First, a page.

We've organized a comprehensive list of Pennsylvania nursing schools. Below you'll find information on specific nursing programs such as LPN certificates and ADN, BSN, and MSN degrees. You'll also find a profile of nursing education and careers in each major Pennsylvania city.

Vocational, career, and community colleges offer a fast-track pathway to becoming a nurse. Prospective students can choose to enroll in a certificate program to become a certified nursing assistant (CNA) or licensed practical nurse (LPN), or an associate’s degree program to become a registered nurse (RN). Unlike lengthier degrees at four-year colleges, these programs can be completed in a relatively brief time period with lower tuition costs.

Four-year colleges and universities offer bachelor’s degree programs that are designed to be completed in four years of fulltime study. After completing a bachelor of science in nursing (BSN), nurses interested in senior and/or specialized roles can also pursue a master of science in nursing (MSN). There is a growing employer preference for nurses holding BSN or MSN degrees, since they have greater expertise and higher potential for career advancement.

Aspiring nurses in Pennsylvania may choose one of three different career paths. Each path focuses on a distinct type of healthcare expertise, requires a different length of education, and carries unique licensing requirements. Depending on a prospective nurse’s level of dedication and interest, she can choose to become a certified nursing assistant (CNA), licensed practical nurse (LPN), or registered nurse (RN).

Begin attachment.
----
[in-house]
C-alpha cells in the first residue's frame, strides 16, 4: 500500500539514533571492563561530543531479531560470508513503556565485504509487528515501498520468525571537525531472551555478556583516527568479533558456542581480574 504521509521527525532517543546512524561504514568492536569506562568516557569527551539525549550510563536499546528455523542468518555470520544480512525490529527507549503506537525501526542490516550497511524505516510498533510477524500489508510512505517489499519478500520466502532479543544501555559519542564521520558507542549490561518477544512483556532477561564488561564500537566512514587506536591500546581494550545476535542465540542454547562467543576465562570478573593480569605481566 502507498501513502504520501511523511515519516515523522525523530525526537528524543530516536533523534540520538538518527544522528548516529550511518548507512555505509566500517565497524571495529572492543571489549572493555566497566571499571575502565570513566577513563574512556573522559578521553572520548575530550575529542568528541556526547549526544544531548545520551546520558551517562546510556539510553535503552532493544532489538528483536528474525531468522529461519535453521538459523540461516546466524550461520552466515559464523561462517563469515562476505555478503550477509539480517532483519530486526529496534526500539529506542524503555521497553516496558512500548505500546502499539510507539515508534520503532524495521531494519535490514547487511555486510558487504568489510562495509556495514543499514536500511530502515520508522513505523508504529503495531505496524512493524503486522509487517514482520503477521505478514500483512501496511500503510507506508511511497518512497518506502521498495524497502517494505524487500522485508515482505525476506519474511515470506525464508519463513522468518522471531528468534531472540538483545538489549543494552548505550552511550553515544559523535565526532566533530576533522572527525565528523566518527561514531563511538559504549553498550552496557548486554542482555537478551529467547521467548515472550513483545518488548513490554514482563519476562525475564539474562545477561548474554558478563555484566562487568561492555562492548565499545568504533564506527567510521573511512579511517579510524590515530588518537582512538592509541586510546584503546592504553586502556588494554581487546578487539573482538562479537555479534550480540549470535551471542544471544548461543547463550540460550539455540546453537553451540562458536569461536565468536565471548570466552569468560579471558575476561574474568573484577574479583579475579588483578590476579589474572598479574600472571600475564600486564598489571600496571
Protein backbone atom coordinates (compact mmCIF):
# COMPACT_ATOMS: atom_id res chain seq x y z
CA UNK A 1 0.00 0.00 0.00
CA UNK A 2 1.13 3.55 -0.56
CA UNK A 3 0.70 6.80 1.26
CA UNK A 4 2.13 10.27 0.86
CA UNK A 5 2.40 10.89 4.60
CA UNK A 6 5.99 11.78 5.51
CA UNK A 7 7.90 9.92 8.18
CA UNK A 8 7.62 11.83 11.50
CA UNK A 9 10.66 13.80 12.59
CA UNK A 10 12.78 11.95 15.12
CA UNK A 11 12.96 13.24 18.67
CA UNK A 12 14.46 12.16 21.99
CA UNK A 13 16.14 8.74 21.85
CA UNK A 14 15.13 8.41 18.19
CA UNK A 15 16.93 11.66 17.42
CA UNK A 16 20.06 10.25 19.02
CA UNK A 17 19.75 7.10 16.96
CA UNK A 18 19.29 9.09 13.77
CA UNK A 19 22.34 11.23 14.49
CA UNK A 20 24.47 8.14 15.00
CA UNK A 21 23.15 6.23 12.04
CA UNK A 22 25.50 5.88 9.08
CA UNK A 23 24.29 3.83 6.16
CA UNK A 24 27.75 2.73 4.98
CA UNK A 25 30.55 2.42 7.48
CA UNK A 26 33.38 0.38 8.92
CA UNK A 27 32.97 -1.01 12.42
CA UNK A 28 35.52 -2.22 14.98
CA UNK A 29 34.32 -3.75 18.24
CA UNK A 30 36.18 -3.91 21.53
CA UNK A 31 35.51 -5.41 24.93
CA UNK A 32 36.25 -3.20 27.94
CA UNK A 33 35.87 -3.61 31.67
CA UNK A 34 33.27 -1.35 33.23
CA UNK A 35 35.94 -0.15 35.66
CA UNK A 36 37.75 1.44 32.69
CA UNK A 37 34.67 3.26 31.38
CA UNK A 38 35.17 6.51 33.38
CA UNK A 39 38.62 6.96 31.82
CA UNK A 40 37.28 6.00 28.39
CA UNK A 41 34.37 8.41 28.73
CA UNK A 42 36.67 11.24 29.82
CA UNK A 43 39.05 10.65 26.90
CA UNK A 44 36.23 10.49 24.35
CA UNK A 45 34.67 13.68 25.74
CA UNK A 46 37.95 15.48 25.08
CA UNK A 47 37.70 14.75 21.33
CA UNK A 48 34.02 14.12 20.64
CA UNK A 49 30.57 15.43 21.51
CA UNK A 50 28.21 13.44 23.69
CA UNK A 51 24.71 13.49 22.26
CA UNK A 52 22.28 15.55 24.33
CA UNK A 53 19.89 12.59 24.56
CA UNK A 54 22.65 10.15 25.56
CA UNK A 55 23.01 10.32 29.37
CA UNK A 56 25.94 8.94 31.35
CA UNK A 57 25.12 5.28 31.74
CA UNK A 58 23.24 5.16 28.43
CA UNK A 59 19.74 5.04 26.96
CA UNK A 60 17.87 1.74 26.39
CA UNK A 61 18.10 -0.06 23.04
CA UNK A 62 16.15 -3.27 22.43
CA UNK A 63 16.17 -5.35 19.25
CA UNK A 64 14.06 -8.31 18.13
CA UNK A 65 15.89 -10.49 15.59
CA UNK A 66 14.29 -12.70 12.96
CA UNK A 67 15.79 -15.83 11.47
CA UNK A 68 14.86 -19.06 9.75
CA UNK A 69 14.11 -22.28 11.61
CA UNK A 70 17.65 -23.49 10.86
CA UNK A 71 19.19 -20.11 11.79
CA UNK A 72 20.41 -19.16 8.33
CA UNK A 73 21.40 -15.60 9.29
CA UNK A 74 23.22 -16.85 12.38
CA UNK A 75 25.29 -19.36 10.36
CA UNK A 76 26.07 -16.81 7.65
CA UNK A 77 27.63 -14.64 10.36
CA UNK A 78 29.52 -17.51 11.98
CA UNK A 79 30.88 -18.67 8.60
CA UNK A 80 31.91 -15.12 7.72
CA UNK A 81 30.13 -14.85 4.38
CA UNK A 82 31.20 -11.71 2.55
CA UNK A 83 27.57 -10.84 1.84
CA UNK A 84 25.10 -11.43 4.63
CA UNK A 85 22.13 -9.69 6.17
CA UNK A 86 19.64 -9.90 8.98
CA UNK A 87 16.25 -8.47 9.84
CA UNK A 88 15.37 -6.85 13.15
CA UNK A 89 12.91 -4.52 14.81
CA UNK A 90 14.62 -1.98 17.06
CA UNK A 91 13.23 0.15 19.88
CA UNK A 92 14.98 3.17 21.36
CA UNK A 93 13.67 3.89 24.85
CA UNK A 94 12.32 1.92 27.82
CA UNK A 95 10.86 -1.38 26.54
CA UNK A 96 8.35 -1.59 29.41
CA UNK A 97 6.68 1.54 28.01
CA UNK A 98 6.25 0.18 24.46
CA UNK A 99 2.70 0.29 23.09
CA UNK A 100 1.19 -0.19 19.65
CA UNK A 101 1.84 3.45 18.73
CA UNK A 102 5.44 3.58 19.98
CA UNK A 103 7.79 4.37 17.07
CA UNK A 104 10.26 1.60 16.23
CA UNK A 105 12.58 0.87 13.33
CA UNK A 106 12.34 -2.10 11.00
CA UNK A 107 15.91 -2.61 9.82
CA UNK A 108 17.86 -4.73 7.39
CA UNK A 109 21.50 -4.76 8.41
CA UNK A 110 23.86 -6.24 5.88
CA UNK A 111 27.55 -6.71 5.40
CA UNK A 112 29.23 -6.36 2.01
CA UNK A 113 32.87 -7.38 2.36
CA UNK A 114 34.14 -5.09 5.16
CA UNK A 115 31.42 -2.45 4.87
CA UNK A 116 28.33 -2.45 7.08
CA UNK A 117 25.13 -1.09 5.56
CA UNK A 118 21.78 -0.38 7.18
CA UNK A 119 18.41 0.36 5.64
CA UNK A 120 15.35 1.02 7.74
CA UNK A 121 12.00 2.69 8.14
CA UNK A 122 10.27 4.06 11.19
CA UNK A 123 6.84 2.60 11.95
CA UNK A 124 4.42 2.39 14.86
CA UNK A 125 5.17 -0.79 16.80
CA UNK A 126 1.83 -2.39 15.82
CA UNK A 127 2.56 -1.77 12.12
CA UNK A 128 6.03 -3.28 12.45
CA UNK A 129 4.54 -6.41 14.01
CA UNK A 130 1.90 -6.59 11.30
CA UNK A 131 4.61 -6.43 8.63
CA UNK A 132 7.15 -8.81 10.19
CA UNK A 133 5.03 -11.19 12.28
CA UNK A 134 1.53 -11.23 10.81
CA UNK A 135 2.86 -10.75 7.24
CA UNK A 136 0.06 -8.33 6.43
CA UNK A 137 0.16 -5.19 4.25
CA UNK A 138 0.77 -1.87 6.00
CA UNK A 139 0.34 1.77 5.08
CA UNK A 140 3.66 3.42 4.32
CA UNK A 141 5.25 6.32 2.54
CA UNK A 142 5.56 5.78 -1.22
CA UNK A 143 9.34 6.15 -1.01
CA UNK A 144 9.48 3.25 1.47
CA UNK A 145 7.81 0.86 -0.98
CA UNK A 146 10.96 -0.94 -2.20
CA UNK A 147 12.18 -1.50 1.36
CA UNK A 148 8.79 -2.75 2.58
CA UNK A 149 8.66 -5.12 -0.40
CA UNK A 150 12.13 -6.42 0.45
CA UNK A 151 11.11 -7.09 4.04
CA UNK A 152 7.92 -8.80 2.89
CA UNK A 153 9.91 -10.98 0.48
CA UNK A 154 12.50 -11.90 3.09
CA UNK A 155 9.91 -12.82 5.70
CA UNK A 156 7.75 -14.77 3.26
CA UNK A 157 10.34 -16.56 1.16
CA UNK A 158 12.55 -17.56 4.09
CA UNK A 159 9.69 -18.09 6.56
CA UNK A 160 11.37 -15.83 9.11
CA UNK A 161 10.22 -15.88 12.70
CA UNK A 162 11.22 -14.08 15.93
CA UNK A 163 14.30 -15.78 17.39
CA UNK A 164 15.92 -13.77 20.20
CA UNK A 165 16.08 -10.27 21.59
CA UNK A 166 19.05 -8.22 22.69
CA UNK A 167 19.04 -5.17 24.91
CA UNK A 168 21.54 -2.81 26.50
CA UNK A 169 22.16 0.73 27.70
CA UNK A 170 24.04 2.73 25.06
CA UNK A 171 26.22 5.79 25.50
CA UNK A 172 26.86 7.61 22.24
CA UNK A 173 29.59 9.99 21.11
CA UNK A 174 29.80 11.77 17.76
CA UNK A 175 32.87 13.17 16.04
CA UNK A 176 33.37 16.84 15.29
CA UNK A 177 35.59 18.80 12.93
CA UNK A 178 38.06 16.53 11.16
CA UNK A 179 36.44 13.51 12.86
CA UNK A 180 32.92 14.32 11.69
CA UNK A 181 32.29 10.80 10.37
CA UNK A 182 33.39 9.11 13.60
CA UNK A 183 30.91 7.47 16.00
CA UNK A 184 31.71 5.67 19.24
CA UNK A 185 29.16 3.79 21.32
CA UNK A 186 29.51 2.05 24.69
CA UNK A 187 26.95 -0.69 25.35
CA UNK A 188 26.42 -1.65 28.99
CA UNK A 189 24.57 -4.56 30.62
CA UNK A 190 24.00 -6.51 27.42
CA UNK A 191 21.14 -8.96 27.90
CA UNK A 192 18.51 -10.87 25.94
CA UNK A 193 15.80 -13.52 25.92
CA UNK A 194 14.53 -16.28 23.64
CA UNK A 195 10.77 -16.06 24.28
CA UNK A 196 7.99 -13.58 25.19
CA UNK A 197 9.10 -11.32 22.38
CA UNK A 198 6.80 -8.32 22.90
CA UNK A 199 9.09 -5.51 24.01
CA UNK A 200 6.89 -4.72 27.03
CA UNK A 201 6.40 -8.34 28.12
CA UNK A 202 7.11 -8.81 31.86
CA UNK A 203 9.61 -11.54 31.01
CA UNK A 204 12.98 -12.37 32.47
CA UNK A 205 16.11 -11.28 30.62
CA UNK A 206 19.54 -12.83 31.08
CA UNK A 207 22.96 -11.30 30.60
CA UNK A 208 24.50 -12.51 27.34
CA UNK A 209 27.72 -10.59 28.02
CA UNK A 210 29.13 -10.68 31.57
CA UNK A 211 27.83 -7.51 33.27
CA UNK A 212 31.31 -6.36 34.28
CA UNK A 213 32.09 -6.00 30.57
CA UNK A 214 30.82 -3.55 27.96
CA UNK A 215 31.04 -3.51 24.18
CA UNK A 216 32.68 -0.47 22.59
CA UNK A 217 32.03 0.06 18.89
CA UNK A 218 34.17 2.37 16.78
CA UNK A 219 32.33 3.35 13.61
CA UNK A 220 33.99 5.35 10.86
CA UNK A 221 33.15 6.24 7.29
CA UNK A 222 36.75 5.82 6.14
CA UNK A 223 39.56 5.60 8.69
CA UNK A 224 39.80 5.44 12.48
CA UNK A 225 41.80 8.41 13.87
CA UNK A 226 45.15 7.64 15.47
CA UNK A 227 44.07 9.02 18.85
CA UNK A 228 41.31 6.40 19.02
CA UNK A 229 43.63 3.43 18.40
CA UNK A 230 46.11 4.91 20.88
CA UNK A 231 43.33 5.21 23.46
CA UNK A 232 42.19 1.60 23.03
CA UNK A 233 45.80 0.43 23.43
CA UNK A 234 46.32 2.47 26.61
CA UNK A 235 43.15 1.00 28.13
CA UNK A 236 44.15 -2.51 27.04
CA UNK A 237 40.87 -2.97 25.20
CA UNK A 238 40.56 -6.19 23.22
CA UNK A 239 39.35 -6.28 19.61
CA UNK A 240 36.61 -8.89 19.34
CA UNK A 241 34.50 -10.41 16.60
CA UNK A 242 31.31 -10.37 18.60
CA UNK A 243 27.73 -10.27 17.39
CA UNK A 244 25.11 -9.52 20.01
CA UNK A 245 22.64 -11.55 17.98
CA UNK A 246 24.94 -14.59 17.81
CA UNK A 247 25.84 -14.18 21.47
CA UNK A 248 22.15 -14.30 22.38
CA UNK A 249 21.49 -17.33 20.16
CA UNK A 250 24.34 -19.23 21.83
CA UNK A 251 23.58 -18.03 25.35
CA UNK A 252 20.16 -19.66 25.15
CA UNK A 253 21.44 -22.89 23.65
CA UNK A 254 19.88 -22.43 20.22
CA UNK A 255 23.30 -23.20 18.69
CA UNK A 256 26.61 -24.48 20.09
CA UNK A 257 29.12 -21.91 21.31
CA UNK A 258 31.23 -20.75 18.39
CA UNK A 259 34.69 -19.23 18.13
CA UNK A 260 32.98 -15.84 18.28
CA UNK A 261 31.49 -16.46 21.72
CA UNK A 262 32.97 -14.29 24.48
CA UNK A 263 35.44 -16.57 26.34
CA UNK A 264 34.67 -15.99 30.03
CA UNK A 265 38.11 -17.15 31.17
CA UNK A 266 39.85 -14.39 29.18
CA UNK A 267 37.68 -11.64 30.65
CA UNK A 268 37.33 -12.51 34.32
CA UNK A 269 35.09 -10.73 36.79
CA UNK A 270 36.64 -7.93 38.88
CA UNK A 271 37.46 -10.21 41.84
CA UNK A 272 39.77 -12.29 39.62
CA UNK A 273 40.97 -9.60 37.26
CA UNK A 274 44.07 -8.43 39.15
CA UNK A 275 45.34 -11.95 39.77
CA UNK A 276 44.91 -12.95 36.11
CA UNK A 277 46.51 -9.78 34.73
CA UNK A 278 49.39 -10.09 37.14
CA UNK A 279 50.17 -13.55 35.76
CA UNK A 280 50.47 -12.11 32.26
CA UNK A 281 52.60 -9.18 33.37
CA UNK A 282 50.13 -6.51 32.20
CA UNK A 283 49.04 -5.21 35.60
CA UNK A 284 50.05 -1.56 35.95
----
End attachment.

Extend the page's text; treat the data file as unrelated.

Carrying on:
Registered nurses (RNs) constitute the largest group of nursing professionals in Pennsylvania. The most highly qualified RNs in the state hold a bachelor of science in nursing (BSN) degree. BSN students typically take one of two tracks. One option is to complete a pre-licensure program that leads to qualification as a registered nurse upon passing the NCLEX-RN exam. The other is a registered-nurse-to-bachelor-of-science-in-nursing (RN-to-BSN) program, where nurses can convert their existing associate’s degree or hospital diploma to a bachelor’s degree.

An associate’s degree in nursing (ADN) is a highly rigorous and demanding nursing qualification program, ensuring that future nurses provide medical care and treatment of the highest quality. This degree is well-recognized in the healthcare industry, and nurses with this qualification are highly sought after by employers. The Bureau of Labor Statistics reports that Pennsylvania’s registered nurses, the most common recipients of an ADN, earn an average annual salary of $64,830.

A licensed practical nursing (LPN) certificate can be completed in just 12 to 18 months, preparing students for a challenging but rewarding career with Pennsylvania’s leading hospitals and medical centers. The program is flexible, allowing students to pursue other objectives and activities while enrolled; some institutions even provide a two-year associate’s degree program. Colleges that offer the LPN certificate are spread widely throughout the state of Pennsylvania.

A nursing assistant career can serve as a gateway into Pennsylvania’s nursing industry. As the most junior nursing care provider, nursing assistants work alongside more experienced licensed practical nurses (LPNs) and registered nurses (RNs). They can gain valuable exposure and understanding of the healthcare industry before deciding whether or not to further their career in the nursing profession.

Nursing assistants and the workplace